Saturday's dinner was cut up meat and onions in a bowl with some of the juice, soaked up by whole wheat bread. Sunday was meat shavings and Monterrey Jack cheese wrapped in a tortilla.
Monday I got a little ambitious. In my 8" cast iron frypan, I carmelized an onion. Then I put some of the leftover liquid in the pot, along with a spoonful of the rendered fat. (that was a mistake, I think). I dumped the mess into the saucepan.
I read that when you carmelize an onion, you should use a bit of vinegar at the end to deglaze. I say, why use vinegar when you have scotch? About two tablespoons swished around and was dumped into the saucepan.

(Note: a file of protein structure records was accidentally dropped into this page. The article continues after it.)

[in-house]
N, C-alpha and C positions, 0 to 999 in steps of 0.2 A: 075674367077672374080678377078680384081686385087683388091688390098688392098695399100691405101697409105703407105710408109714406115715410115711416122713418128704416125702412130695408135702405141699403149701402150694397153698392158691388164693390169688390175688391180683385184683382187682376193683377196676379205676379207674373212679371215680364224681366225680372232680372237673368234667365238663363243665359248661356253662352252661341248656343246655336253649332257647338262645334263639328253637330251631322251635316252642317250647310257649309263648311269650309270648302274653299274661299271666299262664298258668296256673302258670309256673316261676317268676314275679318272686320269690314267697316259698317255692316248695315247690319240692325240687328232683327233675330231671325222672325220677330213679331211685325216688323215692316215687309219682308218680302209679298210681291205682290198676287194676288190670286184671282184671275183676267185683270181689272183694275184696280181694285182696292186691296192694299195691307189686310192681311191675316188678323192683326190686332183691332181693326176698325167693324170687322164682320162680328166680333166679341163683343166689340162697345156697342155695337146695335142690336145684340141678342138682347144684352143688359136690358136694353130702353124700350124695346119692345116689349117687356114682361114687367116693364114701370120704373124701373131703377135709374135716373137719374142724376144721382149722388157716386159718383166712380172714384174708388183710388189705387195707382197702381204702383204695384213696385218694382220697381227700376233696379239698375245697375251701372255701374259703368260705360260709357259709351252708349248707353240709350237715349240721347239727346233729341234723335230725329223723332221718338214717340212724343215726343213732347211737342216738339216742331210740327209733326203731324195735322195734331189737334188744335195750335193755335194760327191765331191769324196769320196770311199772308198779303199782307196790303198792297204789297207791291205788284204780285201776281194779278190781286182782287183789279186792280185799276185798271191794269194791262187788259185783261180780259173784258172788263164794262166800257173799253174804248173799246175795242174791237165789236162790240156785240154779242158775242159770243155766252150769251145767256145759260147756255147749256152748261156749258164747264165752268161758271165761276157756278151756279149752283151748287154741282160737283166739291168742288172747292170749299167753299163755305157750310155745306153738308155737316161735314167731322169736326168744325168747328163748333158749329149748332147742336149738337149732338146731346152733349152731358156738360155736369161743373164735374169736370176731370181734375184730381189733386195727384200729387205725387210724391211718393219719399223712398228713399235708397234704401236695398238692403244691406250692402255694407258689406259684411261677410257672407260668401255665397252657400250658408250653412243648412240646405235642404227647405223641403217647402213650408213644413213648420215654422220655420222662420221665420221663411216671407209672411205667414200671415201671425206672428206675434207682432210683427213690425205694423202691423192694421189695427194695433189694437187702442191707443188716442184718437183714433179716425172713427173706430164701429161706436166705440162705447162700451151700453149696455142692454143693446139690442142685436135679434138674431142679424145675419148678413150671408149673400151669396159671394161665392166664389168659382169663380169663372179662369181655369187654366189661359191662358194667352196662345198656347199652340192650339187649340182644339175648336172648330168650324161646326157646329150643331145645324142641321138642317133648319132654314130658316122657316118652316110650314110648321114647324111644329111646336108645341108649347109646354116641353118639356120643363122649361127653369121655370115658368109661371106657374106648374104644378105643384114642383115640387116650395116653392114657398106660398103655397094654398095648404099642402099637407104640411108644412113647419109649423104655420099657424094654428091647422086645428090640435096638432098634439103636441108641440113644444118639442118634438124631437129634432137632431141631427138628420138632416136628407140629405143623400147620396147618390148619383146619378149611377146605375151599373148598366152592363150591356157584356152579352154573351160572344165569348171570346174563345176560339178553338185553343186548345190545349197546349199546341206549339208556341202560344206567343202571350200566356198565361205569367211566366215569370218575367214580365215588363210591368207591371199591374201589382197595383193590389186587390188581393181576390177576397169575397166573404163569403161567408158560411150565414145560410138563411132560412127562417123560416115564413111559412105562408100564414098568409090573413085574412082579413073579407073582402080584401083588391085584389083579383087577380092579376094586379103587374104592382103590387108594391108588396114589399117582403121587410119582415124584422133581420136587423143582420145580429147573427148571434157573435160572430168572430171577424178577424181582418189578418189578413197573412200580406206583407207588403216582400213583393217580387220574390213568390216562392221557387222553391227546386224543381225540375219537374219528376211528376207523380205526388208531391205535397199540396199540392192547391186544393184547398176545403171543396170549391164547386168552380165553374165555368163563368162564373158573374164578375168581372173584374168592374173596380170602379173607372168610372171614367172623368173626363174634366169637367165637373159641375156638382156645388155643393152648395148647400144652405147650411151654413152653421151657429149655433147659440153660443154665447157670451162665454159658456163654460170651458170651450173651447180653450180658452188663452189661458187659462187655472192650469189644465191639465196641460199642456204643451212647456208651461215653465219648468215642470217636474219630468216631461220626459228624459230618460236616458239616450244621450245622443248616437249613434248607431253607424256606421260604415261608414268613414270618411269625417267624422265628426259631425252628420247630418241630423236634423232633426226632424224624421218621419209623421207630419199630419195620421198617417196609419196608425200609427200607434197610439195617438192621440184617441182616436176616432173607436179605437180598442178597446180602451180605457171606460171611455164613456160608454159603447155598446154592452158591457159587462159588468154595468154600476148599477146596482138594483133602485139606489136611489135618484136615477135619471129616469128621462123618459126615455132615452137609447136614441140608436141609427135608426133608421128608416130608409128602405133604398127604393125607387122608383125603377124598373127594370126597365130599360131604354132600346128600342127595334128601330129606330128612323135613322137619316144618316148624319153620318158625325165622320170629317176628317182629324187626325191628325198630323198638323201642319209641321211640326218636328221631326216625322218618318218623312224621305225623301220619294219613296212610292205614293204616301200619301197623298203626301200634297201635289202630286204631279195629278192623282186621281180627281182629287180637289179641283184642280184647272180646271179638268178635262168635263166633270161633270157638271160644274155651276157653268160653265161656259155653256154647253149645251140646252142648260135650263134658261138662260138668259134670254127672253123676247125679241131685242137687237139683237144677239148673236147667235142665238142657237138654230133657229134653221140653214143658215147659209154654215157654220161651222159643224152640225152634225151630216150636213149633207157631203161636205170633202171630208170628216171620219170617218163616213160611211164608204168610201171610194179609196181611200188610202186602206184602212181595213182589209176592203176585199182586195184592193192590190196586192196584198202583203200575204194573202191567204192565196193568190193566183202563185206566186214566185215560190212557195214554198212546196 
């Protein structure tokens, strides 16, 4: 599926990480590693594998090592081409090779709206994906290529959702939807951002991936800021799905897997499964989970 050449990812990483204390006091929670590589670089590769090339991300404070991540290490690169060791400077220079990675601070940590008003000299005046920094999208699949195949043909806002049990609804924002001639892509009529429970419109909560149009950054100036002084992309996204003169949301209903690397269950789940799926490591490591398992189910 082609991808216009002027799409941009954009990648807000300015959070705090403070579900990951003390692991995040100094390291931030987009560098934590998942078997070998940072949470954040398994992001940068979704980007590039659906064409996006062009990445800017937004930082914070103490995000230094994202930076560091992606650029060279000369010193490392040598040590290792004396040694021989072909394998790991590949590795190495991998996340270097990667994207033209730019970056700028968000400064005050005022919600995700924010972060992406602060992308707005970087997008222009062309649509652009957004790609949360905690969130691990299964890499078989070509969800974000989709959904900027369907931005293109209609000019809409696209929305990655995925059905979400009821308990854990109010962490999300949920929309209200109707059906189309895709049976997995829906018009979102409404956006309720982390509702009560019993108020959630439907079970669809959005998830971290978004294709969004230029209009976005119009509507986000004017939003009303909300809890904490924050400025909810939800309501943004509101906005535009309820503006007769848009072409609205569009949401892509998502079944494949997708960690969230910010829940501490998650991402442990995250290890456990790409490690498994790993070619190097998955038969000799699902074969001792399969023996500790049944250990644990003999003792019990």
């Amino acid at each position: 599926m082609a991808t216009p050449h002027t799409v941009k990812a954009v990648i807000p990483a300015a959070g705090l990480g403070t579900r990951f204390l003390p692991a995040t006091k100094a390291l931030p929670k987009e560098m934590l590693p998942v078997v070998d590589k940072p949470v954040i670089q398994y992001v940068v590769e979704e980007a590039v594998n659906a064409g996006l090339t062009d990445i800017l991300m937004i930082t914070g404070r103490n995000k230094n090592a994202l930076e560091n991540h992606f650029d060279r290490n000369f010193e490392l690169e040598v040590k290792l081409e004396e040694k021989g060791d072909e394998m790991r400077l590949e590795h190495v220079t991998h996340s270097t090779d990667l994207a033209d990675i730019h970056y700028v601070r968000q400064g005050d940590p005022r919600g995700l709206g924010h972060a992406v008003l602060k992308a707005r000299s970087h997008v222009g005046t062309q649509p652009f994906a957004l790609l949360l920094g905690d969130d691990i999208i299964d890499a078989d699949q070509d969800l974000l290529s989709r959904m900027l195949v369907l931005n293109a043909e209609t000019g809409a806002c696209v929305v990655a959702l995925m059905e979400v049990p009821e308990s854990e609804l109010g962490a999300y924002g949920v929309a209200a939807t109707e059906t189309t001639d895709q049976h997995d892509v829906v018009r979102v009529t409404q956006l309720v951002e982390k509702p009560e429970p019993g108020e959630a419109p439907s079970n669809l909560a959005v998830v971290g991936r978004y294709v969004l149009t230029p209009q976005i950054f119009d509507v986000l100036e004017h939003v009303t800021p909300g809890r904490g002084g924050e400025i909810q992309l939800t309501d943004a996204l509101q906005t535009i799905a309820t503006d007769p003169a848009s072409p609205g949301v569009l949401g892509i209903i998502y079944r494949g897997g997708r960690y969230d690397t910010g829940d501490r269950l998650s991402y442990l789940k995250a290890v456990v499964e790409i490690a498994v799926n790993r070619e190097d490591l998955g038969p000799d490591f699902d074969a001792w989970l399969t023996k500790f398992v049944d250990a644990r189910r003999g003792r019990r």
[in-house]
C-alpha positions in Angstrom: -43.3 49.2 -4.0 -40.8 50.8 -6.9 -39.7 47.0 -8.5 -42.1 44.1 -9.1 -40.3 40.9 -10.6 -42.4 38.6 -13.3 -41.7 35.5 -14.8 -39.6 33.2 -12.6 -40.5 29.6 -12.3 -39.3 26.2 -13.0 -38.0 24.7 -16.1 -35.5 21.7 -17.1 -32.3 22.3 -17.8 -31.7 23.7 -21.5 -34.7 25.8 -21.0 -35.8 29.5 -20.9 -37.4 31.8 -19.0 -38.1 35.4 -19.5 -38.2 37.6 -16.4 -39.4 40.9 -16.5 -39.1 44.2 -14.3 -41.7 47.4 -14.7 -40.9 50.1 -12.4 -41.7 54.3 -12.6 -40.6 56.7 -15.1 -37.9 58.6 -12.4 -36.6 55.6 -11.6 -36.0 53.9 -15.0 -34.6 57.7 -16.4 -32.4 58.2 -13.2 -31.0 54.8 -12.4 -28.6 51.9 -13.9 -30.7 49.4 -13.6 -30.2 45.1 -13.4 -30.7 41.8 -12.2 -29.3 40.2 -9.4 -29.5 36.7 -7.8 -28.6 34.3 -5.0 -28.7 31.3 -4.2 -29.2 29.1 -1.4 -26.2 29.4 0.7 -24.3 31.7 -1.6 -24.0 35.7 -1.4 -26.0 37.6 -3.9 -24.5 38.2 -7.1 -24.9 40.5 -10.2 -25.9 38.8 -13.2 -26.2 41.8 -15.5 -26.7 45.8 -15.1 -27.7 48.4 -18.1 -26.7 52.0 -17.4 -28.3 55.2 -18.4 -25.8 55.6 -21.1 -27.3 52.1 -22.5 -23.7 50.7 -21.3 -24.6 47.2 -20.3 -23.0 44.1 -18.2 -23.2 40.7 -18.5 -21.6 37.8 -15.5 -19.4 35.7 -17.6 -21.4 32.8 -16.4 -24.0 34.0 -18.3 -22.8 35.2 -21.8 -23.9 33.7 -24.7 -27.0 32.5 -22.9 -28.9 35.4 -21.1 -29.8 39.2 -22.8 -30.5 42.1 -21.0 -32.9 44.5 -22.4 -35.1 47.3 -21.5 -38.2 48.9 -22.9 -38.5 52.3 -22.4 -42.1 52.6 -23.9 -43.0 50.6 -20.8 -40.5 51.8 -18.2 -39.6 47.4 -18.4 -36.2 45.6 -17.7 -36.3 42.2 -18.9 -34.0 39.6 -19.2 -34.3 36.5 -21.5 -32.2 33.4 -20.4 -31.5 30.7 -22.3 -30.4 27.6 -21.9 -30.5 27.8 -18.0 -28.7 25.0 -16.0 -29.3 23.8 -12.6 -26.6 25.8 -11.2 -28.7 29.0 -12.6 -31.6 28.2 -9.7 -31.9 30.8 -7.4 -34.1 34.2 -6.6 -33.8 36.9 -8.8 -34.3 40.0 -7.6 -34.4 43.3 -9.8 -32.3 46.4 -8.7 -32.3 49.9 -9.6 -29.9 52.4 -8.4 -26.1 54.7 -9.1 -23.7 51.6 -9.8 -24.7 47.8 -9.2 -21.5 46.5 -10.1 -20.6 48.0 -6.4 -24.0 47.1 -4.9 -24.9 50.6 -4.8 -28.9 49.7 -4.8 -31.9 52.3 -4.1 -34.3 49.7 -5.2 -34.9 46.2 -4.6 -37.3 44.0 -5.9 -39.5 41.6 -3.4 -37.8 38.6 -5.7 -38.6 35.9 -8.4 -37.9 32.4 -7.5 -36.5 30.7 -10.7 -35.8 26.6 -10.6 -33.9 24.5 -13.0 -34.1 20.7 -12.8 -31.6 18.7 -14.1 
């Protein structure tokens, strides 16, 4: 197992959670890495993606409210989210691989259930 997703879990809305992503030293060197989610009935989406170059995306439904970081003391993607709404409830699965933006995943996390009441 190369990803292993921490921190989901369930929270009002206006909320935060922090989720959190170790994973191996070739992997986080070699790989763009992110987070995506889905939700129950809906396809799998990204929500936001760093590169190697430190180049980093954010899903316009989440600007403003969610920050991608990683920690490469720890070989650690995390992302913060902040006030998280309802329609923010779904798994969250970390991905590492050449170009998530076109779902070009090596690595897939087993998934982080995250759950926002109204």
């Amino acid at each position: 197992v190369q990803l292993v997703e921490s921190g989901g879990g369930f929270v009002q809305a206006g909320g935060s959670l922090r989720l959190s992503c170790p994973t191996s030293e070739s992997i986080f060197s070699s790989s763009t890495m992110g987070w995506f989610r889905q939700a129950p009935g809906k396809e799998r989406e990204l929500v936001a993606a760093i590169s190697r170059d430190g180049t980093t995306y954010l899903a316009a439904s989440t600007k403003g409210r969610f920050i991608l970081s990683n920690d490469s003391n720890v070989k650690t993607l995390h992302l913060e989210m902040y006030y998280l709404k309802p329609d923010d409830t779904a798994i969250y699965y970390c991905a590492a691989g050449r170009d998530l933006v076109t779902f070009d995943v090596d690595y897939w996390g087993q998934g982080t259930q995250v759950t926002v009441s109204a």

I cut a potato in thin slices and dumped that in, filling the frypan with water and dumping the water in the saucepan. Simmered until the potatoes were cooked.
I tasted it and it was pretty bland and fatty tasting - next time no fat. I put in generous amounts of celery salt and black pepper, then let it boil some more.
(This is one of those times that roasted long green chiles would have come to the rescue. Alas, they had gone bad)
Tasting again, it wasn't so bad. I spooned some into a bowl with sharp cheddar cheese on top. That turned out to be the key.
What's going on here
I'm thinking the sharp cheddar mitigated the sweetness of the onions, and the fats blended well together.
No rendered fat on sweated, carmelized onions, and cut the onions into bits instead of rings for soup.